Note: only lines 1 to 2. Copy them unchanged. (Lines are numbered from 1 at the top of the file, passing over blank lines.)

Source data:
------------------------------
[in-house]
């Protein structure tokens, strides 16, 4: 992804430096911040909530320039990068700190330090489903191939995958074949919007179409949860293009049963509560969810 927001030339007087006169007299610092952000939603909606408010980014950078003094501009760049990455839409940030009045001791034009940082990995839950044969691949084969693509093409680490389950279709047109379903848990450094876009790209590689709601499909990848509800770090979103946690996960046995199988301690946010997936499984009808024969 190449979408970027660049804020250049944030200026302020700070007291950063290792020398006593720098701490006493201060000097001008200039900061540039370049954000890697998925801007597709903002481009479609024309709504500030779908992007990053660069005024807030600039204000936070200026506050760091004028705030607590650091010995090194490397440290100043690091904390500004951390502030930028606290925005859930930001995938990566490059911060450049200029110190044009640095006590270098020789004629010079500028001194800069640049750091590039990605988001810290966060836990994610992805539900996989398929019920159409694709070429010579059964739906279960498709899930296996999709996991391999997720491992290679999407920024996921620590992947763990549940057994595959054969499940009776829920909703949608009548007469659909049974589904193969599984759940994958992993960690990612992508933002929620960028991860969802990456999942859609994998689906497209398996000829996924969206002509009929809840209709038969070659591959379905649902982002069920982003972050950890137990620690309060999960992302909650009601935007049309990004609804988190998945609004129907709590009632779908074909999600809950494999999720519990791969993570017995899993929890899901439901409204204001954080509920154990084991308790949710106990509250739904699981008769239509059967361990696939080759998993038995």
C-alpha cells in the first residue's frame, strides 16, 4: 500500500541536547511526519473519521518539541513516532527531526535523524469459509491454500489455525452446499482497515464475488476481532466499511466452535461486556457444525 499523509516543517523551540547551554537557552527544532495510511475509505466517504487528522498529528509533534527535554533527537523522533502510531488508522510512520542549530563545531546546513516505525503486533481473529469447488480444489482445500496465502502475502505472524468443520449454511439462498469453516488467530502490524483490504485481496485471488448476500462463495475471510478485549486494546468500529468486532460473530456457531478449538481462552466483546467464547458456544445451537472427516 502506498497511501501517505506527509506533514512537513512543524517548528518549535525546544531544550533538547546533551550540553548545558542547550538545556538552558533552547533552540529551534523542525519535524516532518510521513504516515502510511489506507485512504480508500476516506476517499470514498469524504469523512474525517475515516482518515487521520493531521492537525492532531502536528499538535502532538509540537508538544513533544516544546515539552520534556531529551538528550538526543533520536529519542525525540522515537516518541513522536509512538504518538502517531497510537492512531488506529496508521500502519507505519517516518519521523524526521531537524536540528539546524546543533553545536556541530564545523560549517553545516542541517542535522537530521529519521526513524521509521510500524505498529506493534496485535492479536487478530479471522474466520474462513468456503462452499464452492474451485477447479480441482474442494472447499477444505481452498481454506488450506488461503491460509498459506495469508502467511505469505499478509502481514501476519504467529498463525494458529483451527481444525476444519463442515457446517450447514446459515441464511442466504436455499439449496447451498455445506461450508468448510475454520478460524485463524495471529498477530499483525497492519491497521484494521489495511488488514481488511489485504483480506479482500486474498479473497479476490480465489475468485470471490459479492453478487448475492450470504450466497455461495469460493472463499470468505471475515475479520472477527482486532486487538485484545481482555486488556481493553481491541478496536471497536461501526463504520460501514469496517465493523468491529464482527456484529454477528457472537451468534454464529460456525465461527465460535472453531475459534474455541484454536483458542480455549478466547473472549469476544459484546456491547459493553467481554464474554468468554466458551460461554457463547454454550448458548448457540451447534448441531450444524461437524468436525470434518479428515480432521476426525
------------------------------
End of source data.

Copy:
[in-house]
């Protein structure tokens, strides 16, 4: 992804430096911040909530320039990068700190330090489903191939995958074949919007179409949860293009049963509560969810 927001030339007087006169007299610092952000939603909606408010980014950078003094501009760049990455839409940030009045001791034009940082990995839950044969691949084969693509093409680490389950279709047109379903848990450094876009790209590689709601499909990848509800770090979103946690996960046995199988301690946010997936499984009808024969 190449979408970027660049804020250049944030200026302020700070007291950063290792020398006593720098701490006493201060000097001008200039900061540039370049954000890697998925801007597709903002481009479609024309709504500030779908992007990053660069005024807030600039204000936070200026506050760091004028705030607590650091010995090194490397440290100043690091904390500004951390502030930028606290925005859930930001995938990566490059911060450049200029110190044009640095006590270098020789004629010079500028001194800069640049750091590039990605988001810290966060836990994610992805539900996989398929019920159409694709070429010579059964739906279960498709899930296996999709996991391999997720491992290679999407920024996921620590992947763990549940057994595959054969499940009776829920909703949608009548007469659909049974589904193969599984759940994958992993960690990612992508933002929620960028991860969802990456999942859609994998689906497209398996000829996924969206002509009929809840209709038969070659591959379905649902982002069920982003972050950890137990620690309060999960992302909650009601935007049309990004609804988190998945609004129907709590009632779908074909999600809950494999999720519990791969993570017995899993929890899901439901409204204001954080509920154990084991308790949710106990509250739904699981008769239509059967361990696939080759998993038995």